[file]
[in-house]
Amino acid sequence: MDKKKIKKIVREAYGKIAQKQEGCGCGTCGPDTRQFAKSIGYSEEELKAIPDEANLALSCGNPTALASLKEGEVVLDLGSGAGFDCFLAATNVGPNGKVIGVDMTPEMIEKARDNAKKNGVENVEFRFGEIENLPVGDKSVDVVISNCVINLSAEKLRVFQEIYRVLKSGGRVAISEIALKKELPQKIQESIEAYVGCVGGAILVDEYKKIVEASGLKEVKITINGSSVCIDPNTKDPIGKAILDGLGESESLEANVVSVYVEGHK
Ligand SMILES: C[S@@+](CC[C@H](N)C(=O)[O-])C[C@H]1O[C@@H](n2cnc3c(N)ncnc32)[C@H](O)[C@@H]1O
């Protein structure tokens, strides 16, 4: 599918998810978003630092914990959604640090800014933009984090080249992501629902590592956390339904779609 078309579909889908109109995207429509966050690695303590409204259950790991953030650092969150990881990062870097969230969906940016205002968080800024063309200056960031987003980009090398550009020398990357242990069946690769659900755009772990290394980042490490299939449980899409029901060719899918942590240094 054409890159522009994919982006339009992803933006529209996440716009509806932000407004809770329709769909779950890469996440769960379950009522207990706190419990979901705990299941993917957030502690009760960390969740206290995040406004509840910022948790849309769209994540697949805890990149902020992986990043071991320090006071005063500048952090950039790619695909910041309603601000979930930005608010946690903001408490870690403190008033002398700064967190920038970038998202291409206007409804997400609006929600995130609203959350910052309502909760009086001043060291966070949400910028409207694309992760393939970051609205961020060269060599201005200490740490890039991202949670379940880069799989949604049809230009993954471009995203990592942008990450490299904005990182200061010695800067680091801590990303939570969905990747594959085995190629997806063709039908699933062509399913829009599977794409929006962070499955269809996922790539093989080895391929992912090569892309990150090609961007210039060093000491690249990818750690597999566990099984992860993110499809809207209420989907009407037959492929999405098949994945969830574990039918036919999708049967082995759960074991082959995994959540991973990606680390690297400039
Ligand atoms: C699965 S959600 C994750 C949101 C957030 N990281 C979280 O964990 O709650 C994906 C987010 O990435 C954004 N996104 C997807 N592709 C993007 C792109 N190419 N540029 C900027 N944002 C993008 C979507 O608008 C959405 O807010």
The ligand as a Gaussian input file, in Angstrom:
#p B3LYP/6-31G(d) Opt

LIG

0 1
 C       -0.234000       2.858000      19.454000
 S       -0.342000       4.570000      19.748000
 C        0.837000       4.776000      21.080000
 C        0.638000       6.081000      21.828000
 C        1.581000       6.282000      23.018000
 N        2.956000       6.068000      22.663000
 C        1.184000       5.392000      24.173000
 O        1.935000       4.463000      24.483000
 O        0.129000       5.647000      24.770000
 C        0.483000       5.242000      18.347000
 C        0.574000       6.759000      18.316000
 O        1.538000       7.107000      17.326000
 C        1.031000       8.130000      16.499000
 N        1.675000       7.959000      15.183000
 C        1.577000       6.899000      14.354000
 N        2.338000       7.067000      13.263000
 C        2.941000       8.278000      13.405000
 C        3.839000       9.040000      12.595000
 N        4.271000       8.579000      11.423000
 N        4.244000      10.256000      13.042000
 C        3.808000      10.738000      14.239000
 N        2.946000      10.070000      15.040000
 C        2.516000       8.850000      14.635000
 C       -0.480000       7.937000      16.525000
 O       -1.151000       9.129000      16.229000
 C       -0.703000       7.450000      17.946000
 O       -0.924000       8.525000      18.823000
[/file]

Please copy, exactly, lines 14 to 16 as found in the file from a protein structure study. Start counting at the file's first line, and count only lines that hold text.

 C        1.581000       6.282000      23.018000
 N        2.956000       6.068000      22.663000
 C        1.184000       5.392000      24.173000